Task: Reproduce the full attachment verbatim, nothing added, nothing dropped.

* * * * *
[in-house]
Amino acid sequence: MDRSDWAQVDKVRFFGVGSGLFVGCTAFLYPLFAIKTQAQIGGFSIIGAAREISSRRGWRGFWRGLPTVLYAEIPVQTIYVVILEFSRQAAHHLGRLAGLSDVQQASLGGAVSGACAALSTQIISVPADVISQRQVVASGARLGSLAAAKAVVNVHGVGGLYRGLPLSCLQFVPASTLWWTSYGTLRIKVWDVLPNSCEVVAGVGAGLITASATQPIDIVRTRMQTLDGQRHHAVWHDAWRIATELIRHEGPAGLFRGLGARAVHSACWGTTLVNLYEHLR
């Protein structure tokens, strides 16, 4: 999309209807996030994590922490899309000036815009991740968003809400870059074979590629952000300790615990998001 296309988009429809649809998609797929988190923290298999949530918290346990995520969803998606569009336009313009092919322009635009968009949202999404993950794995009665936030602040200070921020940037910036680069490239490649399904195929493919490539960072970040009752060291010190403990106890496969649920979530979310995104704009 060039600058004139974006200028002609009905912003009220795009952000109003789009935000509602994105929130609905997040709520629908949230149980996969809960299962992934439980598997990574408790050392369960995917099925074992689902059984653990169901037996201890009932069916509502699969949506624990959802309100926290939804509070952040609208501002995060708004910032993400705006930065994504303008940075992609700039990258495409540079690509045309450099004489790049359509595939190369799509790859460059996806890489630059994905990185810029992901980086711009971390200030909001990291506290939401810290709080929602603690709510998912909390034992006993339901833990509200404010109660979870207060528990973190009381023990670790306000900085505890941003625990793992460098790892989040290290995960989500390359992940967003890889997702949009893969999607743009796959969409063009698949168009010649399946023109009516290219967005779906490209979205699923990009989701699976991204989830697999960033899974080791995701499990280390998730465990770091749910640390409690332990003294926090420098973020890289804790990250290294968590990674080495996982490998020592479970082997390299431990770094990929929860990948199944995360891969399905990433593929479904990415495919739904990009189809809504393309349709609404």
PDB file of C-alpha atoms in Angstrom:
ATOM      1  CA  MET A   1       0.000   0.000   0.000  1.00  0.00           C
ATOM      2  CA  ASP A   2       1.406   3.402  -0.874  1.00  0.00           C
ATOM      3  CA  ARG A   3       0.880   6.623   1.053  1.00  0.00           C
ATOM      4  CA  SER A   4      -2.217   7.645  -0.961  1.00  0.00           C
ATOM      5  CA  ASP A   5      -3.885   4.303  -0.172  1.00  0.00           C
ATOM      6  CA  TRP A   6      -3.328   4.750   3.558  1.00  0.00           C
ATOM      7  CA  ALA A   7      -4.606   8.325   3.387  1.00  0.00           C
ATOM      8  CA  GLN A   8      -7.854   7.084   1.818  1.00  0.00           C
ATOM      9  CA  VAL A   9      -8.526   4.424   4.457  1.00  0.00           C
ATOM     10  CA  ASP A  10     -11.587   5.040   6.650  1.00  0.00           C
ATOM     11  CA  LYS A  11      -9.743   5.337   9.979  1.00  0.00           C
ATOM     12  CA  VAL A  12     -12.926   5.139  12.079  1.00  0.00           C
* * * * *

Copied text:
[in-house]
Amino acid sequence: MDRSDWAQVDKVRFFGVGSGLFVGCTAFLYPLFAIKTQAQIGGFSIIGAAREISSRRGWRGFWRGLPTVLYAEIPVQTIYVVILEFSRQAAHHLGRLAGLSDVQQASLGGAVSGACAALSTQIISVPADVISQRQVVASGARLGSLAAAKAVVNVHGVGGLYRGLPLSCLQFVPASTLWWTSYGTLRIKVWDVLPNSCEVVAGVGAGLITASATQPIDIVRTRMQTLDGQRHHAVWHDAWRIATELIRHEGPAGLFRGLGARAVHSACWGTTLVNLYEHLR
């Protein structure tokens, strides 16, 4: 999309209807996030994590922490899309000036815009991740968003809400870059074979590629952000300790615990998001 296309988009429809649809998609797929988190923290298999949530918290346990995520969803998606569009336009313009092919322009635009968009949202999404993950794995009665936030602040200070921020940037910036680069490239490649399904195929493919490539960072970040009752060291010190403990106890496969649920979530979310995104704009 060039600058004139974006200028002609009905912003009220795009952000109003789009935000509602994105929130609905997040709520629908949230149980996969809960299962992934439980598997990574408790050392369960995917099925074992689902059984653990169901037996201890009932069916509502699969949506624990959802309100926290939804509070952040609208501002995060708004910032993400705006930065994504303008940075992609700039990258495409540079690509045309450099004489790049359509595939190369799509790859460059996806890489630059994905990185810029992901980086711009971390200030909001990291506290939401810290709080929602603690709510998912909390034992006993339901833990509200404010109660979870207060528990973190009381023990670790306000900085505890941003625990793992460098790892989040290290995960989500390359992940967003890889997702949009893969999607743009796959969409063009698949168009010649399946023109009516290219967005779906490209979205699923990009989701699976991204989830697999960033899974080791995701499990280390998730465990770091749910640390409690332990003294926090420098973020890289804790990250290294968590990674080495996982490998020592479970082997390299431990770094990929929860990948199944995360891969399905990433593929479904990415495919739904990009189809809504393309349709609404």
PDB file of C-alpha atoms in Angstrom:
ATOM      1  CA  MET A   1       0.000   0.000   0.000  1.00  0.00           C
ATOM      2  CA  ASP A   2       1.406   3.402  -0.874  1.00  0.00           C
ATOM      3  CA  ARG A   3       0.880   6.623   1.053  1.00  0.00           C
ATOM      4  CA  SER A   4      -2.217   7.645  -0.961  1.00  0.00           C
ATOM      5  CA  ASP A   5      -3.885   4.303  -0.172  1.00  0.00           C
ATOM      6  CA  TRP A   6      -3.328   4.750   3.558  1.00  0.00           C
ATOM      7  CA  ALA A   7      -4.606   8.325   3.387  1.00  0.00           C
ATOM      8  CA  GLN A   8      -7.854   7.084   1.818  1.00  0.00           C
ATOM      9  CA  VAL A   9      -8.526   4.424   4.457  1.00  0.00           C
ATOM     10  CA  ASP A  10     -11.587   5.040   6.650  1.00  0.00           C
ATOM     11  CA  LYS A  11      -9.743   5.337   9.979  1.00  0.00           C
ATOM     12  CA  VAL A  12     -12.926   5.139  12.079  1.00  0.00           C